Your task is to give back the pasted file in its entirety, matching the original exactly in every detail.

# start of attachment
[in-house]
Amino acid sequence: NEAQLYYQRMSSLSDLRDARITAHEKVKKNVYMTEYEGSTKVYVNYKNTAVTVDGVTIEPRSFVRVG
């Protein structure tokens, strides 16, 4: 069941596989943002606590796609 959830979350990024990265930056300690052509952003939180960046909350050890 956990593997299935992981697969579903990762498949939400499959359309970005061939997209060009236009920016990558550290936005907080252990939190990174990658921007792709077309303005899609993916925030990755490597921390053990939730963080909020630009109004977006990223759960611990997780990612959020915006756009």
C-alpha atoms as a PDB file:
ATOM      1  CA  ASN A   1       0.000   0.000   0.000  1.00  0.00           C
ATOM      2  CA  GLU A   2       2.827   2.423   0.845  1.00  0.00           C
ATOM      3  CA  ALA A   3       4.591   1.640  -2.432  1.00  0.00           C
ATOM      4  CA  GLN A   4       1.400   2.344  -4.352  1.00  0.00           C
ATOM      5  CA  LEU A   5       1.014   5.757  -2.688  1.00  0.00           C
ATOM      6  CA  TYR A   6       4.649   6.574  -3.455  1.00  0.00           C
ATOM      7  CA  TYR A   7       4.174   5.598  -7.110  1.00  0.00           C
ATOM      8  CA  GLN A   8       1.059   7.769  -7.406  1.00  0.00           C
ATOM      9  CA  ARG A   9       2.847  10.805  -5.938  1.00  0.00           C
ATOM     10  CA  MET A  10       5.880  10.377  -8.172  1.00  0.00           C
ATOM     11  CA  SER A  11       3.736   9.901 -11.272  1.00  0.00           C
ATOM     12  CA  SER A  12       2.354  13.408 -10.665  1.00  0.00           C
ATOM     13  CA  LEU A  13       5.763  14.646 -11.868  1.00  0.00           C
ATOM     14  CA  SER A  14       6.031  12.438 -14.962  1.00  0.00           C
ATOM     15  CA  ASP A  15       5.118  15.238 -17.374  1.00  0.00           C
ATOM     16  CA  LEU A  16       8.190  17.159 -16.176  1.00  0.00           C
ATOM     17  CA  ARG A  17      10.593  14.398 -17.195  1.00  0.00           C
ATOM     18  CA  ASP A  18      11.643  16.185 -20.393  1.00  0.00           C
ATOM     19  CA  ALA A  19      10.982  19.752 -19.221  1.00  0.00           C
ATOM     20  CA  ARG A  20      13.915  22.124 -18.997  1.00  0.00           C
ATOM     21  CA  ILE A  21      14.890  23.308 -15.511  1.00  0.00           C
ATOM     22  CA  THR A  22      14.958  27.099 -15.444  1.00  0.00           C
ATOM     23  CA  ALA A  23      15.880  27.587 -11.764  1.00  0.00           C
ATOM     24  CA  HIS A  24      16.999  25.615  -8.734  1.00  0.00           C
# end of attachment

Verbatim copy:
[in-house]
Amino acid sequence: NEAQLYYQRMSSLSDLRDARITAHEKVKKNVYMTEYEGSTKVYVNYKNTAVTVDGVTIEPRSFVRVG
């Protein structure tokens, strides 16, 4: 069941596989943002606590796609 959830979350990024990265930056300690052509952003939180960046909350050890 956990593997299935992981697969579903990762498949939400499959359309970005061939997209060009236009920016990558550290936005907080252990939190990174990658921007792709077309303005899609993916925030990755490597921390053990939730963080909020630009109004977006990223759960611990997780990612959020915006756009």
C-alpha atoms as a PDB file:
ATOM      1  CA  ASN A   1       0.000   0.000   0.000  1.00  0.00           C
ATOM      2  CA  GLU A   2       2.827   2.423   0.845  1.00  0.00           C
ATOM      3  CA  ALA A   3       4.591   1.640  -2.432  1.00  0.00           C
ATOM      4  CA  GLN A   4       1.400   2.344  -4.352  1.00  0.00           C
ATOM      5  CA  LEU A   5       1.014   5.757  -2.688  1.00  0.00           C
ATOM      6  CA  TYR A   6       4.649   6.574  -3.455  1.00  0.00           C
ATOM      7  CA  TYR A   7       4.174   5.598  -7.110  1.00  0.00           C
ATOM      8  CA  GLN A   8       1.059   7.769  -7.406  1.00  0.00           C
ATOM      9  CA  ARG A   9       2.847  10.805  -5.938  1.00  0.00           C
ATOM     10  CA  MET A  10       5.880  10.377  -8.172  1.00  0.00           C
ATOM     11  CA  SER A  11       3.736   9.901 -11.272  1.00  0.00           C
ATOM     12  CA  SER A  12       2.354  13.408 -10.665  1.00  0.00           C
ATOM     13  CA  LEU A  13       5.763  14.646 -11.868  1.00  0.00           C
ATOM     14  CA  SER A  14       6.031  12.438 -14.962  1.00  0.00           C
ATOM     15  CA  ASP A  15       5.118  15.238 -17.374  1.00  0.00           C
ATOM     16  CA  LEU A  16       8.190  17.159 -16.176  1.00  0.00           C
ATOM     17  CA  ARG A  17      10.593  14.398 -17.195  1.00  0.00           C
ATOM     18  CA  ASP A  18      11.643  16.185 -20.393  1.00  0.00           C
ATOM     19  CA  ALA A  19      10.982  19.752 -19.221  1.00  0.00           C
ATOM     20  CA  ARG A  20      13.915  22.124 -18.997  1.00  0.00           C
ATOM     21  CA  ILE A  21      14.890  23.308 -15.511  1.00  0.00           C
ATOM     22  CA  THR A  22      14.958  27.099 -15.444  1.00  0.00           C
ATOM     23  CA  ALA A  23      15.880  27.587 -11.764  1.00  0.00           C
ATOM     24  CA  HIS A  24      16.999  25.615  -8.734  1.00  0.00           C